Bodyworkers are one of the many types of professionals who physically and repeatedly rely on hand strength and dexterity for optimal work performance. Knuckle cracking is an unconscious custom practiced by many who rely on their hands in an attempt to loosen or relax the phalanges.

Controversy has long surrounded the benefit and/or detriment of knuckle cracking. While some claim the end result of knuckle cracking is arthritic hands, others tout it as a completely normal and healthy act. Whether you do it yourself, administer treatments to or simply care for a chronic cracker, being familiar with the anatomy, physiology and possible pathology of this habit can help in sorting out the details of this on-going debate.

What occurs during knuckle cracking? Research on joint cracking is sparse. A joint capable of cracking is a diarthrodial joint, where two bones contact one another at their cartilage surfaces. These surfaces are surrounded by a joint capsule, which is filled with synovial fluid to lubricate the joint. Synovial fluid contains dissolved gases including oxygen, nitrogen and carbon dioxide.

According to Raymond Brodeur on the Ergonomics Research Laboratory at Michigan State University, “As the joint capsule stretches, its expansion is limited by a number of factors. When small forces are applied to the joint, one factor that limits the motion is the volume of the joint. That volume is set by the amount of synovial fluid contained in the joint. The synovial fluid cannot expand unless the pressure inside the capsule drops to a point at which the dissolved gases can escape the solution; when the gases come out of solution, they increase the volume and hence the mobility of the joint. The cracking or popping sound is thought to be caused by the gases rapidly coming out of solution, allowing the capsule to stretch a little further.”

This predominant theory alleges that a pulled finger stresses the joint capsule’s capability, triggering a change in the synovial fluid for increased volume. The synovial fluid’s air bubble forms and quickly bursts, making the characteristic ‘cracking’ sound.

Brodeur adds, “If you take an x-ray of the joint after cracking, you can see a gas bubble inside the joint. This gas increases the joint volume by 15 to 20 percent; it consists mostly (about 80 percent) of carbon dioxide. The joint cannot be cracked again until the gases have dissolved back into the synovial fluid, which explains why you cannot crack the same knuckle repeatedly.”

According to Jonathan Cluett, MD, an orthopedic surgery fellow in sports medicine and arthroscopy in California, a cracking joint can also be due to the tendons and ligaments crossing over a joint. Ligaments and tendons crossing over bones may produce a pop or cracking sound as they tighten and snap over a moving joint. This is the likely mechanism responsible for inadvertent crackling hands of a massage therapist, or in any other manually demanding occupation.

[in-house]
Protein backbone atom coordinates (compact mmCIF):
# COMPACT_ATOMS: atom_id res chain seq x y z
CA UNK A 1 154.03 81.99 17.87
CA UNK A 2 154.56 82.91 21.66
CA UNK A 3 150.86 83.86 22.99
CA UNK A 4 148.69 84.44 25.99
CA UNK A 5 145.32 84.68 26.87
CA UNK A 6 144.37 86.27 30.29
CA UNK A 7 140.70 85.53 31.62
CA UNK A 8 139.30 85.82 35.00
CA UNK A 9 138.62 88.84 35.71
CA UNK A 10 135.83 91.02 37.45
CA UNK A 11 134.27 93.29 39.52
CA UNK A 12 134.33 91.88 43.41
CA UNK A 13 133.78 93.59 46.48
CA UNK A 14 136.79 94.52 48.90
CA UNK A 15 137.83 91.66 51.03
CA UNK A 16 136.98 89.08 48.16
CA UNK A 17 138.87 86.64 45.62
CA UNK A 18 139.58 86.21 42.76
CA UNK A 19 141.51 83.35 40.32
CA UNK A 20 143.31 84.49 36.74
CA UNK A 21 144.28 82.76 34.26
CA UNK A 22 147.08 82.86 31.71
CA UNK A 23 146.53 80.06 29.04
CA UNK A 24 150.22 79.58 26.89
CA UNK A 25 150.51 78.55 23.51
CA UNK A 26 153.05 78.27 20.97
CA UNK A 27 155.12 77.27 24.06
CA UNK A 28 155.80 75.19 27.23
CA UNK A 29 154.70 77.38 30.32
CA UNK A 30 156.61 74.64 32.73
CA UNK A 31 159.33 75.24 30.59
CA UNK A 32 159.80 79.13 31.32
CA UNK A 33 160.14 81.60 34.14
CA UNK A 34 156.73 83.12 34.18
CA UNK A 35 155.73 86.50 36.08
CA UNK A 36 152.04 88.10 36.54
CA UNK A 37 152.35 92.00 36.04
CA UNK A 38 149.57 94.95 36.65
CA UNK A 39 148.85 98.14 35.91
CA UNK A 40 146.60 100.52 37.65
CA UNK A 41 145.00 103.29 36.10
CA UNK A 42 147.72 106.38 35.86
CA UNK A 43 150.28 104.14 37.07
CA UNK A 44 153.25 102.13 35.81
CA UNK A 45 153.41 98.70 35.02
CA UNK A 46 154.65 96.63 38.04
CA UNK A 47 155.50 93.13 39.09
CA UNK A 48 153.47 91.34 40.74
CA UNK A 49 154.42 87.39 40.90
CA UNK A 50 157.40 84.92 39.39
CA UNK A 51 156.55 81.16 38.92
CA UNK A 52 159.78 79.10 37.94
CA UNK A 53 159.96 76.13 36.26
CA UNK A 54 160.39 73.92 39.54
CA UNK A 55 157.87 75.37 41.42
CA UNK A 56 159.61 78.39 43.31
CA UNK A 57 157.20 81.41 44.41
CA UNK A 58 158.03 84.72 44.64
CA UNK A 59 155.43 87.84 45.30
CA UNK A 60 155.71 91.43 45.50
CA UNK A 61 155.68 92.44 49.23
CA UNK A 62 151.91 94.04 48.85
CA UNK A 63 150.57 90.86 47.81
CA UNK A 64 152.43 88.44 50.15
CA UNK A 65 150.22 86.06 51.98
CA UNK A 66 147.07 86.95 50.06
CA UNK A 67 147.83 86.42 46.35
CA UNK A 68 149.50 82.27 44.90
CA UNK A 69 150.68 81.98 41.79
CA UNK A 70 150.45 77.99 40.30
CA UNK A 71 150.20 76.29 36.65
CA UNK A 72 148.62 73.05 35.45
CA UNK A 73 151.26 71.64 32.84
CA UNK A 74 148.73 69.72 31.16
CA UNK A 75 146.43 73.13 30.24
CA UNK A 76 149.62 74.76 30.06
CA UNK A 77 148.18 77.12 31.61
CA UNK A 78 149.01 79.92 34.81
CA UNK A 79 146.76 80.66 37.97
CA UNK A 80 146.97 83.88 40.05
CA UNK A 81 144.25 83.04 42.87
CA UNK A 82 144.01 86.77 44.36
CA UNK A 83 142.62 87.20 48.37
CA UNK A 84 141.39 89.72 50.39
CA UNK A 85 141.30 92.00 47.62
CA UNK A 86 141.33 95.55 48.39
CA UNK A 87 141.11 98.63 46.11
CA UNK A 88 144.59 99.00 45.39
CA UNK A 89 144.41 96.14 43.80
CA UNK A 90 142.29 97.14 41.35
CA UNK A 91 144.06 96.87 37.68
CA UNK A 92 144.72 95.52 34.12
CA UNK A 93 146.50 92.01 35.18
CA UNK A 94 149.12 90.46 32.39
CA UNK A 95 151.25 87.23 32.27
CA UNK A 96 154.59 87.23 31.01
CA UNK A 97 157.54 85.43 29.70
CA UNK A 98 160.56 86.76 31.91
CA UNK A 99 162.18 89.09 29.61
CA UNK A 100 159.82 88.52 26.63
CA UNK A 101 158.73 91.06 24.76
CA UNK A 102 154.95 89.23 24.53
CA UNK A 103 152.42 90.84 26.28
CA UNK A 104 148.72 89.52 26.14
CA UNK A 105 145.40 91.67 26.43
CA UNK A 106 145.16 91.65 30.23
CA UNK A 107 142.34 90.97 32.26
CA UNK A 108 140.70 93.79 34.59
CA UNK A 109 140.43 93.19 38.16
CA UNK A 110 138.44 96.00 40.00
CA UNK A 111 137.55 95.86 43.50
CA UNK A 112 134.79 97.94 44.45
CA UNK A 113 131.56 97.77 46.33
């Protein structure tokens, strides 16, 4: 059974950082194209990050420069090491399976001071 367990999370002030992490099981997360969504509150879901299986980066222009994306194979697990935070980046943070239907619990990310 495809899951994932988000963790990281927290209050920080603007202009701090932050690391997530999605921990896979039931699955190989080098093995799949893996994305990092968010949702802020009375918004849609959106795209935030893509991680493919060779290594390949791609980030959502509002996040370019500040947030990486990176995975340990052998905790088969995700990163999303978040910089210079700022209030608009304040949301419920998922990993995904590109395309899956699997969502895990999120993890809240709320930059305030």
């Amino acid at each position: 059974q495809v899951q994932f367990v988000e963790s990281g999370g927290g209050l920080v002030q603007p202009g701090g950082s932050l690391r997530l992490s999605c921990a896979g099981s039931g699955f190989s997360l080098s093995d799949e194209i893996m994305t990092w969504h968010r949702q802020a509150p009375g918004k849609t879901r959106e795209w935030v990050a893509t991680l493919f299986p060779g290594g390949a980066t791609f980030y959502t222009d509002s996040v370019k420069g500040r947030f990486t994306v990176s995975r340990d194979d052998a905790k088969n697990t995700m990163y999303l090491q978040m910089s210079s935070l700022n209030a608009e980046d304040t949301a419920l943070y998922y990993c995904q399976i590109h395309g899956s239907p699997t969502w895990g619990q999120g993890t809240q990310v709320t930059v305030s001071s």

Does knuckle cracking actually loosen the finger joints? As Brodeur explained, knuckle cracking does temporarily widen the joint space between phalanges. However, it does not lengthen and relax the muscles of the hands and fingers. Peter Bonafede, MD, medical director of the Providence Arthritis Center, suggests replacing knuckle cracking with the more useful practice of bending and stretching out of the fingers. When hands get cramped or tired, finger bending and stretching serves to oxygenate and lengthen fatigued muscles.

WebMD suggests trying the following hand, wrist and finger exercises for increasing flexibility and strength:

  1. Rotating your wrist up, down, and from side to side.
  2. Stretching your fingers far apart, then relaxing them, then stretching them again.
  3. Squeezing a rubber ball.
  4. Wrist curls and extensions with a light weight.

Is there any danger to knuckle cracking? This question evokes the most controversy. Most knuckle crackers support their habit by citing a mid-1970s study of 28 people concluding that knuckle cracking does not cause or lead to arthritis. Many specialists in this area claim no harm is being done, as long as there is no pain, swelling or mobility restriction associated with the cracking.

A 1990 study published in the Annals of Rheumatic Diseases evaluated 300 participants. The authors came to a similar conclusion, where the prevalence of arthritis in habitual knuckle crackers was comparable to those not identified as habitual knuckle crackers. However, a significantly greater number of knuckle crackers suffered from decreased hand function and reduced grip strength.

The cracking of finger and hand joints can be deliberate or unintentional. In either case, maintaining flexibility in the hand is governed by the health of its muscles, tendons and ligaments. Stressing the joint capsule may result in an audibly satisfying pop, but the long- term results show potential for tissue damage. If you or someone you know is a habitual cracker, or experiences inadvertent snapping with hand activity, periodic finger bends, stretches and exercises are the best preventative measure for maintaining hand health.


Castellanos J, Axelrod D., Effect of habitual knuckle cracking on hand function, Ann Rheum Dis 1990; 49: 308-9.

Swezey R, Swezey S, The consequences of habitual knuckle cracking, WJM, 1975; 122: 377-9., Cluett, J., Does joint cracking cause arthritis?, 2006., Bonafede, P., Knuckle Cracking and Arthritis, July 2004., Brodeur, R., What makes the sound when we crack our knuckles?, 10/26/01., Exercises for flexibility and strength in your hand, wrist and arm, 2/4/05.